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Solve in integers the equation: $a^{5} +1 = 2b^{5}$

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  • $\begingroup$ Is it asked to find all? At least we have already a rational solution:1+1=2. But, to find all integer solutions is a little harder...And I will give it a try. $\endgroup$
    – awllower
    Jan 9, 2013 at 18:48
  • $\begingroup$ I think it's just $a=\pm1.$ $\endgroup$
    – Charles
    Jan 9, 2013 at 19:39
  • $\begingroup$ See also; by the same author, that is me: math.stackexchange.com/questions/272454/… $\endgroup$
    – user55514
    Jan 9, 2013 at 22:51
  • $\begingroup$ I think there are not integer solutions but the trivial (a,b) =(1,1) but could not prove it for now. $\endgroup$
    – user55514
    Jan 9, 2013 at 22:58
  • $\begingroup$ In fact i had not time yet to try to solve this particular one. I have been working in showing there are no solutions but the trivial one to the general Diophantine a^(2n) +1 = 2b^(2n) (even exponents). $\endgroup$
    – user55514
    Jan 9, 2013 at 23:05

1 Answer 1

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There are no non-trivial solutions in positive integers to $a^p + 1 = 2b^p$ for any odd prime p.

This is a consequence of Denes Conjecture which states that if p is an odd prime and three natural non-zero integers $x^p, y^p$ and $z^p$ lie in an arithmetic progression, then x = y = z. Although referred to as a conjecture, this has been proved by Darmon & Merel. For further information and sources see section 9 and the references in this article by Ribet. Also useful is the English translation of item 13 in Ribet's references: Hellegouarch Y,, Invitation to the Mathematics of Fermat-Wiles, English Translation 2002, Academic Press, pp 342-3.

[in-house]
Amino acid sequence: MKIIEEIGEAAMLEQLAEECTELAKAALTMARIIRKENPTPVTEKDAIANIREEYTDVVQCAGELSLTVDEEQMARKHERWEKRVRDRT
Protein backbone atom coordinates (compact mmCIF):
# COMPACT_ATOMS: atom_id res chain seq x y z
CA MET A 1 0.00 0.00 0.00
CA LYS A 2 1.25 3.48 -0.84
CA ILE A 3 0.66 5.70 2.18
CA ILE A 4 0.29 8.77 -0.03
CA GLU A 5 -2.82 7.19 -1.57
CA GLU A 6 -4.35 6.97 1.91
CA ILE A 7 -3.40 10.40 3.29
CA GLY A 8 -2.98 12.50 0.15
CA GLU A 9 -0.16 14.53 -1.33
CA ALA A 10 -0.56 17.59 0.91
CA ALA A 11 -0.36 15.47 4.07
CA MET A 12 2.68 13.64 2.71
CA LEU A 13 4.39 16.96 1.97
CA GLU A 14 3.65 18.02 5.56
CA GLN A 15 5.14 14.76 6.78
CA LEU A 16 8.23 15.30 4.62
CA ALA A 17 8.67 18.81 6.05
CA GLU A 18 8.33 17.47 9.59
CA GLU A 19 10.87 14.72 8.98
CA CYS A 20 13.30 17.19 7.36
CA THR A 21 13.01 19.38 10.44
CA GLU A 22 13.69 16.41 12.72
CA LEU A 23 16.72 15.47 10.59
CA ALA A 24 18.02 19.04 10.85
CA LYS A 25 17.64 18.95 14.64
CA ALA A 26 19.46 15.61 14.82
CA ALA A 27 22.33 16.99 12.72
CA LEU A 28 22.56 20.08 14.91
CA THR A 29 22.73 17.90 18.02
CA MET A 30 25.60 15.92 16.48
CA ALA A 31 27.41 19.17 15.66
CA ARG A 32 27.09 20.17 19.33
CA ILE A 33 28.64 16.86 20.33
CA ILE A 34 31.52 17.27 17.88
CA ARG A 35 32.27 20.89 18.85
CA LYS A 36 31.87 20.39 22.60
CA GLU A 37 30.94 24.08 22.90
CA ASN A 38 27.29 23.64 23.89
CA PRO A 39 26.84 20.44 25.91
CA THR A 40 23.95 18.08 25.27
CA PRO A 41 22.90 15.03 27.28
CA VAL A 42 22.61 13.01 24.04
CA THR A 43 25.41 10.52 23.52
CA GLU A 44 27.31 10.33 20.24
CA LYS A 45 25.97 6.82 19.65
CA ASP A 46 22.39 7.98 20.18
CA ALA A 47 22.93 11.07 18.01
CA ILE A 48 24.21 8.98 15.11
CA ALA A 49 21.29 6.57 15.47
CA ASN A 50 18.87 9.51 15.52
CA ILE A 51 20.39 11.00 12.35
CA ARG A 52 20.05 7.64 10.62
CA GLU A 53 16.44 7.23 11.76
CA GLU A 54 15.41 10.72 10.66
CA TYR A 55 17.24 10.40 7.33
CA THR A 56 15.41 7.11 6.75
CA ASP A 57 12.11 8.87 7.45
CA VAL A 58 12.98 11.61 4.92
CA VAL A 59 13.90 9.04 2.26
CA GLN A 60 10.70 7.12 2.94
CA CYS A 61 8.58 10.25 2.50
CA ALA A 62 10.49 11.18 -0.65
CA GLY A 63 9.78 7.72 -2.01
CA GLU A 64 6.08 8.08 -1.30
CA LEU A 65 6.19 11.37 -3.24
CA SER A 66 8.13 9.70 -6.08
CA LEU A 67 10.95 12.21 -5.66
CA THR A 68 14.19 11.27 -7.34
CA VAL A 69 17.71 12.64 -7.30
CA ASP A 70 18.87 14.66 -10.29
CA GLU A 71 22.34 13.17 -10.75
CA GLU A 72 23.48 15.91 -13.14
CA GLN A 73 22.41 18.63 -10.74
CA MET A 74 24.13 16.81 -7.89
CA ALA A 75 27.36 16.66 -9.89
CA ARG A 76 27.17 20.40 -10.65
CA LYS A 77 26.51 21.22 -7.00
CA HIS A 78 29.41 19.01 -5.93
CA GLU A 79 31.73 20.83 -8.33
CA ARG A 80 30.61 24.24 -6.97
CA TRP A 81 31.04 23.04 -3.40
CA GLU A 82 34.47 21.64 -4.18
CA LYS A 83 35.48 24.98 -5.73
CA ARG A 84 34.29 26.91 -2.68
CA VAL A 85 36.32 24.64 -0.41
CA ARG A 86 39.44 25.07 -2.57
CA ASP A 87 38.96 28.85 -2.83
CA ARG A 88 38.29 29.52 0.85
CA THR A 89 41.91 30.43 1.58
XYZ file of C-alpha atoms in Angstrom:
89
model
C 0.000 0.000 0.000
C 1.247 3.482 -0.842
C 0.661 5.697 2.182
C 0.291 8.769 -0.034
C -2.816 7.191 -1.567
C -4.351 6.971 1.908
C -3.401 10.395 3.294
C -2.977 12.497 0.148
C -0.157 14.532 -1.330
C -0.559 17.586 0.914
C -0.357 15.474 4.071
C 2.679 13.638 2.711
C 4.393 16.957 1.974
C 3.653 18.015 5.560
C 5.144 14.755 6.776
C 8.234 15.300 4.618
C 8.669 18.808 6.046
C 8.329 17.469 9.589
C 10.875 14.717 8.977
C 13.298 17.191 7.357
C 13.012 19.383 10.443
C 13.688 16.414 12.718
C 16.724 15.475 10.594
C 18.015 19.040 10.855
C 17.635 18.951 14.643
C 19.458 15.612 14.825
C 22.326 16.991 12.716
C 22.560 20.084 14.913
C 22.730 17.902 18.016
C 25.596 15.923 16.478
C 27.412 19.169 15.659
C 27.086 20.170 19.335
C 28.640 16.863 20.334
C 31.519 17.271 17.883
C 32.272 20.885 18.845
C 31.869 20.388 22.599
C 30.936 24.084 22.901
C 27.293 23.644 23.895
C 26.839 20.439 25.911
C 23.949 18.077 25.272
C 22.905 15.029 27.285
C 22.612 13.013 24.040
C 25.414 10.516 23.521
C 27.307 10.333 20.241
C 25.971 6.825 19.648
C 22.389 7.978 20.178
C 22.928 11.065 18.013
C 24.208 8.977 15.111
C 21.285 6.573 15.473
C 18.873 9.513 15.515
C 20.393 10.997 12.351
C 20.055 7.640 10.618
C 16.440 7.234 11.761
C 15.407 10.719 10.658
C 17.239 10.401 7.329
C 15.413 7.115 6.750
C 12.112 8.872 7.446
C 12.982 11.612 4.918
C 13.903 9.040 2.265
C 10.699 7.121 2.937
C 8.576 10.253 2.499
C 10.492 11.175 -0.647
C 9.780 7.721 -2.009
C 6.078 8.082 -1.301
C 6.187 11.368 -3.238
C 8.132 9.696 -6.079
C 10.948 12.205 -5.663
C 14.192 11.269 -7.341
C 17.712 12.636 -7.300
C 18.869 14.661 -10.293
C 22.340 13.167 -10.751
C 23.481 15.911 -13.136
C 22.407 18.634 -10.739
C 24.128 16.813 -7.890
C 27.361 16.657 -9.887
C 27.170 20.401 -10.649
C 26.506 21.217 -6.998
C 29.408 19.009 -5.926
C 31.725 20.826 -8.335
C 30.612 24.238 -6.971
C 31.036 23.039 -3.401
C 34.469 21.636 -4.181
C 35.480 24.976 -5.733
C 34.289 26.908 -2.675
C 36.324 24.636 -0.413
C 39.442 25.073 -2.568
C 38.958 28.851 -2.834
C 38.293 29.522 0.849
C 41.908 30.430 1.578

Clearly if $a^p + 1 = 2b^p$, then $1(= 1^p), b^p$ and $a^p$ are in arithmetic progression. Hence Denes Conjecture implies that $a = b = 1$, and so the only positive solution is $(a, b) = (1, 1)$.

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  • $\begingroup$ Thank you, Adam. This is a nice general result and proves also r^3 + s^3 = 2*t^3 has no non trivial solutions (i have just read the Ribet paper) which was proven by conventional and elemental means by Euler. I am just wondering now two things: 1) Would it be very difficult to extend the proof to r^(2*n+1) + s^(2*n+1) = t^(2*n+1) has no non trivial solutions ? 2) How to prove a^5 -1 = 2*b^5 has no non integral solutions ? $\endgroup$
    – user55514
    Jan 17, 2013 at 18:09
  • $\begingroup$ I read the easy-to-read Ribet paper just for the statement that there was indeed a proof; not for the proof itself i would not have been able to understand. Now how to prove a generalization of the equation, that a^(2*n+1) +1= 2*b^(2*n+1) has no non trivial solutions for any positive whole n ? $\endgroup$
    – user55514
    Jan 17, 2013 at 18:21
  • $\begingroup$ The equation in the fist comment is : r^(2*n+1) + s^(2*n+1) = 2*t^(2*n+1) has no non trivial solutions $\endgroup$
    – user55514
    Jan 17, 2013 at 18:23
  • $\begingroup$ For a classical and elemental proof by Euler that x^3 +- y^3 = 2*z^3 (the case p=3) has no non trivial integer solutions: books.google.es/… $\endgroup$
    – user55514
    Jan 17, 2013 at 23:01

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